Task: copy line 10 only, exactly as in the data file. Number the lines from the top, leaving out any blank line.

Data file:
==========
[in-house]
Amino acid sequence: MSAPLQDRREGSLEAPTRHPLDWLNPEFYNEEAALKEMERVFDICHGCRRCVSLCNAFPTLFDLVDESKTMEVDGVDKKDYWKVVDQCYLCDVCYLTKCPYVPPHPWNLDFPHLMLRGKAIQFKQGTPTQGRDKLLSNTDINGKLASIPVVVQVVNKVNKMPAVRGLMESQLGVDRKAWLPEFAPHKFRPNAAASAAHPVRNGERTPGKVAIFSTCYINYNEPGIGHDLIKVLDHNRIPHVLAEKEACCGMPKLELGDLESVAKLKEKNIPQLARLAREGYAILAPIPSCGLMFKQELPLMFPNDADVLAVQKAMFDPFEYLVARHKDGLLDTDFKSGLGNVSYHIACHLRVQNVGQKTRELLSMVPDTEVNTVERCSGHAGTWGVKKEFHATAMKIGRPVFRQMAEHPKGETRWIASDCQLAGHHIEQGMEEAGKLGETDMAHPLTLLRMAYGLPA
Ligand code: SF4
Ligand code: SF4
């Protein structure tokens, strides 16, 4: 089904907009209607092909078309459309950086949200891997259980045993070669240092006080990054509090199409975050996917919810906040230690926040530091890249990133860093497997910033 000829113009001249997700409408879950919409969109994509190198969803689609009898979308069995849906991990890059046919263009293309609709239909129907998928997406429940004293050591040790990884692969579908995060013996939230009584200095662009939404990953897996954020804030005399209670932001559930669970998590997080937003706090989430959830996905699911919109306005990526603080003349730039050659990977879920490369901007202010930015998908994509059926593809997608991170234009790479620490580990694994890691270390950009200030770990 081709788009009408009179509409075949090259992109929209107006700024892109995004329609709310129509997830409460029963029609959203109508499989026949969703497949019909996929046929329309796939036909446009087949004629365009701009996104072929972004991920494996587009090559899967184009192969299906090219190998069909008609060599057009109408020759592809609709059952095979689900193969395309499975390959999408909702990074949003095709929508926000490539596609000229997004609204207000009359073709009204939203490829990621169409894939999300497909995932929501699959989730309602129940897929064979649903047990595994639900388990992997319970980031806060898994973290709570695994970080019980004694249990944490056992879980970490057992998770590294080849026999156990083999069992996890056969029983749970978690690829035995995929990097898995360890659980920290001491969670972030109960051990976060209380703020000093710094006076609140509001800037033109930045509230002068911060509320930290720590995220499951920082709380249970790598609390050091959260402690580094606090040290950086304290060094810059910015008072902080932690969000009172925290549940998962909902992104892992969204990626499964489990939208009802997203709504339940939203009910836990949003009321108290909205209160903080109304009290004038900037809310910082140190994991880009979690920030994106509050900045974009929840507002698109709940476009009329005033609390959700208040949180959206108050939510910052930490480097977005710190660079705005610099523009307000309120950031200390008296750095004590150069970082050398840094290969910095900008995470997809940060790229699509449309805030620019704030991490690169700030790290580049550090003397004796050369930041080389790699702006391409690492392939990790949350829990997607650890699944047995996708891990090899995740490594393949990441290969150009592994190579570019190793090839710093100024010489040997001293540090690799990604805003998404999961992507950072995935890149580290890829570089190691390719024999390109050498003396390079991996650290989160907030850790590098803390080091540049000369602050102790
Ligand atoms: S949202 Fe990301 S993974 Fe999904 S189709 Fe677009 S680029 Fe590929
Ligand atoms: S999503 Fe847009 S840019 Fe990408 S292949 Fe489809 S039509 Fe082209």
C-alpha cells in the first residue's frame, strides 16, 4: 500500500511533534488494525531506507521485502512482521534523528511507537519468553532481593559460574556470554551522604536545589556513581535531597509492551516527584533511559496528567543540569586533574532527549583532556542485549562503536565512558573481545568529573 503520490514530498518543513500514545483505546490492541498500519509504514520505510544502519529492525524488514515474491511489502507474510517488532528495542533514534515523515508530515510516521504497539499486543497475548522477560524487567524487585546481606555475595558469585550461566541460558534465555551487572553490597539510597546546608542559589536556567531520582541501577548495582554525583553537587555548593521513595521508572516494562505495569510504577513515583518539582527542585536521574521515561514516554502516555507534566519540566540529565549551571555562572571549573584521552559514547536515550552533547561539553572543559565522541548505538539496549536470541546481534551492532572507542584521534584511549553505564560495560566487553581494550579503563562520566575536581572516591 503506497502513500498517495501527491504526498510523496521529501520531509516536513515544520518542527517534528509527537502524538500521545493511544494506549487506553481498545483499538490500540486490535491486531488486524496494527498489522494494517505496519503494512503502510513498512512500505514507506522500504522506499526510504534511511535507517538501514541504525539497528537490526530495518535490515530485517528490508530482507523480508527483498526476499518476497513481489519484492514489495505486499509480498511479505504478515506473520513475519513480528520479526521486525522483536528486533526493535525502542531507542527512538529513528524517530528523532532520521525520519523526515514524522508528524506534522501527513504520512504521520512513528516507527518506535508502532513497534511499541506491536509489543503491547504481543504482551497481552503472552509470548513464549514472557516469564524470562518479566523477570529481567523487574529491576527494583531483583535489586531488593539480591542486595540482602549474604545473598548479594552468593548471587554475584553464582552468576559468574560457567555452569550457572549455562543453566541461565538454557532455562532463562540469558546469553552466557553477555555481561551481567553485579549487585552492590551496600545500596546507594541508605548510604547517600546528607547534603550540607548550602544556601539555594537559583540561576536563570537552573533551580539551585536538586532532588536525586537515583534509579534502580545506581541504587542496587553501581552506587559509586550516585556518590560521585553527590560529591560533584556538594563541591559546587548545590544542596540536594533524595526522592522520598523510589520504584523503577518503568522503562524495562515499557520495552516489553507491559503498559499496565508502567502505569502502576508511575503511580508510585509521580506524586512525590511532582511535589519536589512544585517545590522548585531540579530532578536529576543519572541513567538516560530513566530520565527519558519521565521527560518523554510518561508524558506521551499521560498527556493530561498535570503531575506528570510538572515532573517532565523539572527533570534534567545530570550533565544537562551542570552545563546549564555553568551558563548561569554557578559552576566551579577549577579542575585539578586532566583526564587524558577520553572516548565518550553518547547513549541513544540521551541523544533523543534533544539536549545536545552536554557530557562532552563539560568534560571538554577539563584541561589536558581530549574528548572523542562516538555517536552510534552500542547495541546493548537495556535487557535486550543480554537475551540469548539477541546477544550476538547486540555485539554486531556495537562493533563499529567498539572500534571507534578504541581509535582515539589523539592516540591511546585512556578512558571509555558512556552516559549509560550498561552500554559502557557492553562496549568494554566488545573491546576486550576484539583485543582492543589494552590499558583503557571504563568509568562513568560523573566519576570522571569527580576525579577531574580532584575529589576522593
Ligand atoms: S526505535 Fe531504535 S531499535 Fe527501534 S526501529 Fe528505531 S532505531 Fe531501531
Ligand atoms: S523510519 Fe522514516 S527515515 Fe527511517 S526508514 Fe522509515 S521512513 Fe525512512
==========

Ligand atoms: S523510519 Fe522514516 S527515515 Fe527511517 S526508514 Fe522509515 S521512513 Fe525512512